I love this idea! You’ve inspired me. I keep thinking selling stuff online is, SIGH….tiresome and often fruitless….but I should be ‘planting the seeds’ with the same mindset I use when I plant my gardens. I don’t expect to plop a squash seed in the dirt and wake up the next day to a bumper crop… takes time. The Bible says (paraphrasing here) ‘as long as the Earth remains there will be seedtime and harvest….” I think we understand the ‘seed’ and the ‘harvest’….but we don’t understand the ‘time’. I may just list some stuff! I have sold 2 college text books (2 kids in college) in the last few days!


DIane August 27, 2015 at 3:47 am

Kudos on the free $125! Also, be on the lookout on craigslist for mock juries, sometimes labeled as focus groups. These pay really well, but do take a full day usually. The last one I participated in paid $300 for the day in cash! They usually come up in the etc section of craigslist. And it is very interesting to listen to the cases and give your opinion.


Bettypants August 27, 2015 at 6:52 am

I have an antique desk sitting in our garage that needs one more coat of paint before I can list it on CL. A children’s rocker sits ripped apart in our dining room, waiting to be reupholstered and then sold.

I greatly enjoy buying cheap/junky to refurbish and sell. It’s a very satisfying process.


Katy August 27, 2015 at 6:55 am

I agree 100%!


JD August 27, 2015 at 7:32 am

I so need to do this. I live in such a small town, it’s hard to sell things on Craig’s List — the nearest large town is almost 60 miles away, and that drive, and a safe place to meet in the great backside of nowhere between our towns make selling an issue. I do better with yard sales, but I have some items I don’t want to yard sale. I need to buck up and list stuff.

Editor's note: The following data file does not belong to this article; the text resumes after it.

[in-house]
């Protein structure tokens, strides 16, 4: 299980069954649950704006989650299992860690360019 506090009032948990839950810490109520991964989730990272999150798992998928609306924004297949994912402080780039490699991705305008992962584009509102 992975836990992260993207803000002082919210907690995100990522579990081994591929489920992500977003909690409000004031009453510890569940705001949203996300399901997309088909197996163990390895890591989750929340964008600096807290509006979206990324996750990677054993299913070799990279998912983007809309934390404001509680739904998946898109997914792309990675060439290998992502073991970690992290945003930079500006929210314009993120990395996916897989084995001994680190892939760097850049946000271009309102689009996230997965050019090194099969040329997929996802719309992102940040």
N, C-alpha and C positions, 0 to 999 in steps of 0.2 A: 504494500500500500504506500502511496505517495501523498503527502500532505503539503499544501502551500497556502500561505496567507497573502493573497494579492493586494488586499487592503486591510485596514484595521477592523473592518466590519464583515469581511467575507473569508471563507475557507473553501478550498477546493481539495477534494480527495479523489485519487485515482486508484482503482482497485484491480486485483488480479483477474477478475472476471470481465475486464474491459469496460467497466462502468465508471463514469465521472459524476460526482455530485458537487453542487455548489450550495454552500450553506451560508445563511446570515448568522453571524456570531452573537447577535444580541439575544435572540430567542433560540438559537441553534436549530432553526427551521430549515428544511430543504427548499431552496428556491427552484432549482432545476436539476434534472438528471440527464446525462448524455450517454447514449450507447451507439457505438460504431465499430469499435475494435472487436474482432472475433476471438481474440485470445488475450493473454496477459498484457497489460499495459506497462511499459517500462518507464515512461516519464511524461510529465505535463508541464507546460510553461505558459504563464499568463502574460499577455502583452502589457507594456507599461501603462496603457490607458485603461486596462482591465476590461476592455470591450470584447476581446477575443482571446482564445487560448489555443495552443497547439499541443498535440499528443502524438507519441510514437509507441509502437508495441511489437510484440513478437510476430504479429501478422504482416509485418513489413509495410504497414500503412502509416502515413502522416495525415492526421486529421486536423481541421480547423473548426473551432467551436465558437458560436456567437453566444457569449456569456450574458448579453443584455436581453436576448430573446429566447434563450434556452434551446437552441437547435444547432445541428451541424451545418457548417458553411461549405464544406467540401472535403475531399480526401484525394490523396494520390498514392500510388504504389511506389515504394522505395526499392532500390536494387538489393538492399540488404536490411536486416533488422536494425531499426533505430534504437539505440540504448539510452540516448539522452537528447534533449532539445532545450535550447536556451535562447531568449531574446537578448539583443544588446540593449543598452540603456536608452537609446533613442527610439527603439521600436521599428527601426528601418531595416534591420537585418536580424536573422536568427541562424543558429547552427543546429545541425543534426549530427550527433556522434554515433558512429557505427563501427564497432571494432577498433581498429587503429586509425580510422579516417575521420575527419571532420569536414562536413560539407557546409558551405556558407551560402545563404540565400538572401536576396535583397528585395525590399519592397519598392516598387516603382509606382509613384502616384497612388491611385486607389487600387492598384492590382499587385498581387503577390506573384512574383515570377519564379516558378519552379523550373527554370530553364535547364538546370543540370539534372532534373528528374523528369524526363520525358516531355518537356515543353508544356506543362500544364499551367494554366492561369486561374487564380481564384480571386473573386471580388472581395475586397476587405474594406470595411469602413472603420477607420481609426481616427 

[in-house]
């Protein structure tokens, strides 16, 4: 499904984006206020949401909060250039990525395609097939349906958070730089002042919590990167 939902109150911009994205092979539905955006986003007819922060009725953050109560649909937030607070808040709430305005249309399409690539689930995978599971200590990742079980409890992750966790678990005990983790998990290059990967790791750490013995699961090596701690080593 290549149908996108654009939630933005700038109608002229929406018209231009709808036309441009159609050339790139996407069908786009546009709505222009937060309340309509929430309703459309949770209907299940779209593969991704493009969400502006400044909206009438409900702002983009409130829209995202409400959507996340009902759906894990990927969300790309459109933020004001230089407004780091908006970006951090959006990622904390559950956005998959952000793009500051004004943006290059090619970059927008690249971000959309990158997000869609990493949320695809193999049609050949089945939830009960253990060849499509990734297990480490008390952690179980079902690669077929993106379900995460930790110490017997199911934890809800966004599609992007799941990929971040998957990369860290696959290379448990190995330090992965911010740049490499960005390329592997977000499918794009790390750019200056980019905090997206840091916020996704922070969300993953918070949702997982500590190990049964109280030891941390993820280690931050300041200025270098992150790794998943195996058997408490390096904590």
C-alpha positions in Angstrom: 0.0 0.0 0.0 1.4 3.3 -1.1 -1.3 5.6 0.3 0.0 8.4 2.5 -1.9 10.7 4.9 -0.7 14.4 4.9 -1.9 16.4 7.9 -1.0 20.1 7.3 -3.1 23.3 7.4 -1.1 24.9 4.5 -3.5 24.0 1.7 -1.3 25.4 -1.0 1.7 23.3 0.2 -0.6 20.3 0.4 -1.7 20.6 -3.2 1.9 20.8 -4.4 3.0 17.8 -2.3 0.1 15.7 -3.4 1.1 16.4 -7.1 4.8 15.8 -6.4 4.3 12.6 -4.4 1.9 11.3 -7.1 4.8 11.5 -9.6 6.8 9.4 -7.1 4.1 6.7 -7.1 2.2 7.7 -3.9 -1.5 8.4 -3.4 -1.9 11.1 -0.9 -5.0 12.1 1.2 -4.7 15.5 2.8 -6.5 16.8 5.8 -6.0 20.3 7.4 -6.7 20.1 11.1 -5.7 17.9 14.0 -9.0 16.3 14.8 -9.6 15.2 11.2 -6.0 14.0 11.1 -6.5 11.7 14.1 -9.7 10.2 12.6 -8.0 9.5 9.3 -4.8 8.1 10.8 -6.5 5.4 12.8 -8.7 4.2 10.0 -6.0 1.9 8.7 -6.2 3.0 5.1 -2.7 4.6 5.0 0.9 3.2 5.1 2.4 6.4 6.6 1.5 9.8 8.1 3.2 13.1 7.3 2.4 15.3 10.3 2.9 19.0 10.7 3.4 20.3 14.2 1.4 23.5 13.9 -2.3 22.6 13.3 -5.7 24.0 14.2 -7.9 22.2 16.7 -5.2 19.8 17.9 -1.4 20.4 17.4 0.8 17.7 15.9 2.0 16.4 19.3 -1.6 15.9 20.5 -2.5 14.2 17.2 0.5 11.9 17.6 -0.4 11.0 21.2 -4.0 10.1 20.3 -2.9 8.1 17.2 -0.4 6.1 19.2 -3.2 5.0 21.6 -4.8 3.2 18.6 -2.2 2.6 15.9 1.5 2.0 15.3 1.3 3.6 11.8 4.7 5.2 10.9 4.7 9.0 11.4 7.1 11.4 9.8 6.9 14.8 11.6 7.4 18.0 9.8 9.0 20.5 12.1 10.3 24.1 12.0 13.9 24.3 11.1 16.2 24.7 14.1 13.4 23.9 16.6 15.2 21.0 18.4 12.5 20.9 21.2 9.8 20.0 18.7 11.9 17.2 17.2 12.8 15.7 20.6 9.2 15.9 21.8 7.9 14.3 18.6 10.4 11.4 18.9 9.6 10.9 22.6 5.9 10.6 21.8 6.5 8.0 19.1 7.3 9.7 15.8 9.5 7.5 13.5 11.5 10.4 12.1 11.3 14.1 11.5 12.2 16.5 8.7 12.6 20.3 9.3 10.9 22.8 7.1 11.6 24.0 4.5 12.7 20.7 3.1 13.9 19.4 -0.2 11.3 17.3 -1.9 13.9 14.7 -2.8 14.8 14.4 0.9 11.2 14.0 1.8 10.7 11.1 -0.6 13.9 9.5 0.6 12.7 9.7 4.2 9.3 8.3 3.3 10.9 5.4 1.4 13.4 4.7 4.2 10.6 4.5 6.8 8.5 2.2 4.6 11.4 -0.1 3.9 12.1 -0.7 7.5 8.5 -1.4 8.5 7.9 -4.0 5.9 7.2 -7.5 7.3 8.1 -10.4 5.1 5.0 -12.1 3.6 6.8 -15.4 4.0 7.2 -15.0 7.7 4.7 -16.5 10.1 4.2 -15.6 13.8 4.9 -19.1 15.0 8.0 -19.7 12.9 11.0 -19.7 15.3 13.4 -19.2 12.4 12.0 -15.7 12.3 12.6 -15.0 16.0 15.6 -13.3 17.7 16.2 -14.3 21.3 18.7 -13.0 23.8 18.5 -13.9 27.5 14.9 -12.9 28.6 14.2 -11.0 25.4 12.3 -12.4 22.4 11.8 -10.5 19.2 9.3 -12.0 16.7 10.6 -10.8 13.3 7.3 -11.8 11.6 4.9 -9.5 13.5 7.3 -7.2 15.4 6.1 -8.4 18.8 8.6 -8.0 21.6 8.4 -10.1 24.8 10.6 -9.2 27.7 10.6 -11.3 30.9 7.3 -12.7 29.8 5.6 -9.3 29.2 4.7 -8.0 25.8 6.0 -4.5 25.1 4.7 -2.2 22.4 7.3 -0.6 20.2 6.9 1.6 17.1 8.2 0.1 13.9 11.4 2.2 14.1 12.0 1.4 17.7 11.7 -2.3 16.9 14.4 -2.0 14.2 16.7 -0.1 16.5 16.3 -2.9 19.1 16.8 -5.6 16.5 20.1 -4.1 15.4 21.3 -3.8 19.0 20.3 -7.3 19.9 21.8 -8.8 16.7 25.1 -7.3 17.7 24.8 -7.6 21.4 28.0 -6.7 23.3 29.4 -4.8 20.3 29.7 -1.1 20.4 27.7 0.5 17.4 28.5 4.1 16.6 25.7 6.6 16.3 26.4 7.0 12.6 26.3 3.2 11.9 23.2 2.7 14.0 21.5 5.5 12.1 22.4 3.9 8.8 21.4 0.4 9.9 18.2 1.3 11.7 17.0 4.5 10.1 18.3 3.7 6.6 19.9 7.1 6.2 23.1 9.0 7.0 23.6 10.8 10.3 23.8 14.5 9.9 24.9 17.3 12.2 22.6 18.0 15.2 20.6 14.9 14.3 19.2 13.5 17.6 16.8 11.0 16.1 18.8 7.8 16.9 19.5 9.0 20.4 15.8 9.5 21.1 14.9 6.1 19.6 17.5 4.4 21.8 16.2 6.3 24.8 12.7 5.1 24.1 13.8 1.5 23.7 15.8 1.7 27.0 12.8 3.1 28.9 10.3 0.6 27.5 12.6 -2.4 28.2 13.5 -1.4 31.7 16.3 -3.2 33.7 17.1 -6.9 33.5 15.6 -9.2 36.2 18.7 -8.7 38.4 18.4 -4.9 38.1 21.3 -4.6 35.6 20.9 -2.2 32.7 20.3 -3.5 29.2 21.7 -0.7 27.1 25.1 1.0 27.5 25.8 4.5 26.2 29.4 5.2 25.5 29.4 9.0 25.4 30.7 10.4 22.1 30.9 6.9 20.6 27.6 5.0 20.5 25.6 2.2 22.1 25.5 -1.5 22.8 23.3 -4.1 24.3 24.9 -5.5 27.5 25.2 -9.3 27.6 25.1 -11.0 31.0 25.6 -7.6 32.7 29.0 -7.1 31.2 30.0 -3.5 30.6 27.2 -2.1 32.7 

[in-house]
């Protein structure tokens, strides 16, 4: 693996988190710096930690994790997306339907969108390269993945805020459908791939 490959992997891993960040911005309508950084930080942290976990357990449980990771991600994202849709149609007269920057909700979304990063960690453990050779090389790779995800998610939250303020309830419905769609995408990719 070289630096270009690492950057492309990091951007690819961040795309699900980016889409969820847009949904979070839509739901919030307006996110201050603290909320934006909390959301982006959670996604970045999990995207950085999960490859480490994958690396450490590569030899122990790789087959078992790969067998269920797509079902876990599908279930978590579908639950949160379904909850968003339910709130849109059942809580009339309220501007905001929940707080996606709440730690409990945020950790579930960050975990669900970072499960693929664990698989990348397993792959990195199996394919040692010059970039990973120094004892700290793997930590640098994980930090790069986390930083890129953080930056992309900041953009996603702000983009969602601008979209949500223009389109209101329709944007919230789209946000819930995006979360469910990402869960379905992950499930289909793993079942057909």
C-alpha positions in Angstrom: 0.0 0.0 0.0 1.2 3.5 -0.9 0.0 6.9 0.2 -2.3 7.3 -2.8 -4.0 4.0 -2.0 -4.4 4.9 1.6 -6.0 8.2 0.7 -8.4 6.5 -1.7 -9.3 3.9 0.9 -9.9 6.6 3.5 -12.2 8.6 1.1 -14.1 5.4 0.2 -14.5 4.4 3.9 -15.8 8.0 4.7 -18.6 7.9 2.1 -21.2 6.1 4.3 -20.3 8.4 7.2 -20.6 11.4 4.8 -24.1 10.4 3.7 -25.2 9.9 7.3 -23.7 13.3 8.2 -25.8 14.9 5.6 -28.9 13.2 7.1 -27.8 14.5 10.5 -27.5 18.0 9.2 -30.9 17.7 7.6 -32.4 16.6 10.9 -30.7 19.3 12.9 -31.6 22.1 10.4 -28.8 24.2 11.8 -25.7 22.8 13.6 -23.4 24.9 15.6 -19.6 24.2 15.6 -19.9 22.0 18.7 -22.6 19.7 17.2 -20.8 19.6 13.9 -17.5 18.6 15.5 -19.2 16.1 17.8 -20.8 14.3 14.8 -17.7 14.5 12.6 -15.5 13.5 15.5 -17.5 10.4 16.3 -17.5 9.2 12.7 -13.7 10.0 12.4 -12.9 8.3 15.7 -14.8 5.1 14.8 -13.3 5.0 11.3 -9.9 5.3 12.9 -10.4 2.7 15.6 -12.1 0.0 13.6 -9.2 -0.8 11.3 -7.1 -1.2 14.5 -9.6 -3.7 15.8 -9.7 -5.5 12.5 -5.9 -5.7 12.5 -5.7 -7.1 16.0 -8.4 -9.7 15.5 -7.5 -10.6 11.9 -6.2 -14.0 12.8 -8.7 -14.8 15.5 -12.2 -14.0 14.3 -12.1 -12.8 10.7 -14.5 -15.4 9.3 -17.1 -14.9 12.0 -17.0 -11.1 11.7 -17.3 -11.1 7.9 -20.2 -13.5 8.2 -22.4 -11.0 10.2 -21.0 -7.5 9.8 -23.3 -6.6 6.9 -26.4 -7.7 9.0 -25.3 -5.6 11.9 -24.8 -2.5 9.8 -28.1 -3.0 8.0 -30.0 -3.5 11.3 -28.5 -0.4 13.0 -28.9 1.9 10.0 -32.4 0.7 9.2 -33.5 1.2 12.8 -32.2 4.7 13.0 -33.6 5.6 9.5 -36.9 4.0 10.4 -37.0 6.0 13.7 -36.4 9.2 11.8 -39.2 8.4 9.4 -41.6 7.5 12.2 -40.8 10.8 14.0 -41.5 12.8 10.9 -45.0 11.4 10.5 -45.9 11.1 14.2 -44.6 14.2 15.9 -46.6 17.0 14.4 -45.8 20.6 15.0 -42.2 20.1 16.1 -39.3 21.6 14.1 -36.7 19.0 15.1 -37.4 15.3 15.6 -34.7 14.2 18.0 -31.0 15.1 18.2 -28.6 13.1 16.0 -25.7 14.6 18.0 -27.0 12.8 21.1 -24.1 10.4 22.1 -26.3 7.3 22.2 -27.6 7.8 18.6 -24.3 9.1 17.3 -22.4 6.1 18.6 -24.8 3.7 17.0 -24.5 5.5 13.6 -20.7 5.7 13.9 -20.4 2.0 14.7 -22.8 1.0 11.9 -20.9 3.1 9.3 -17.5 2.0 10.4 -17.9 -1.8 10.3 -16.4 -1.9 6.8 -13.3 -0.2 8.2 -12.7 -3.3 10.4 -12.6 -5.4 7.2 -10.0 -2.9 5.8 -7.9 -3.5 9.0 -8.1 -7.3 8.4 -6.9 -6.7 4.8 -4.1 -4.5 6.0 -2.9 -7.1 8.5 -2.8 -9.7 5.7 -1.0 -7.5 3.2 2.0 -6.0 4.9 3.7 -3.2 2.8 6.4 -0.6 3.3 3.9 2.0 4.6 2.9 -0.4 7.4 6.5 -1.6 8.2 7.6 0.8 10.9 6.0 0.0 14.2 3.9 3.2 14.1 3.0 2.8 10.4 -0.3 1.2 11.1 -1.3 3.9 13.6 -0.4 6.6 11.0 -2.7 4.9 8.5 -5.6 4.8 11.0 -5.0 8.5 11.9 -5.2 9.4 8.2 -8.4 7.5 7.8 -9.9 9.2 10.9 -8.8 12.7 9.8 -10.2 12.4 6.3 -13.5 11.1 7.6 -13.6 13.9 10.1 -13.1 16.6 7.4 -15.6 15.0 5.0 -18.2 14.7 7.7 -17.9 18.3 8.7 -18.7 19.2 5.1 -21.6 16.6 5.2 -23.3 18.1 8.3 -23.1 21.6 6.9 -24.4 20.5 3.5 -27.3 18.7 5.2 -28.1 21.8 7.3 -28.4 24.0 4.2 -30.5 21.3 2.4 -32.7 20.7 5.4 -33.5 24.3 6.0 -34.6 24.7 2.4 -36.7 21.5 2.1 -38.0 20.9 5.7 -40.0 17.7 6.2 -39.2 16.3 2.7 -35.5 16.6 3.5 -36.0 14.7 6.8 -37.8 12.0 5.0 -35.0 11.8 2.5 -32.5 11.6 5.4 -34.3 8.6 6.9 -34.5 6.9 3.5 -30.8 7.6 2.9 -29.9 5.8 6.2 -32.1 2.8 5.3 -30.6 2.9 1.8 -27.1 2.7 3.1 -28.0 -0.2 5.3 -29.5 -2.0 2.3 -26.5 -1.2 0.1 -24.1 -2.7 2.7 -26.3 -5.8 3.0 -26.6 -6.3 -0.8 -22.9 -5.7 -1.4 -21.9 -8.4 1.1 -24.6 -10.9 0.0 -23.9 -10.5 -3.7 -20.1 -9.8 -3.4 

I’ve been trying to think of income streams besides my job. So far, no good ideas, and in a tiny town, it’s hard to come up with much of a client/customer base for sales or services, but I’ll keep trying! Katy inspires me.


Susanne g August 27, 2015 at 8:19 am

JD, I understand after recently moving from a large urban are to a small town, there aren’t as many opportunities. Or maybe the opportunities are completely different, not sure yet. Worth exploring! And sharing ideas!


Susanne g August 27, 2015 at 8:20 am

Urban area


marie August 27, 2015 at 8:59 am

As i’m unable to work right now, I’ve been doing farmer’s markets selling produce and perennials.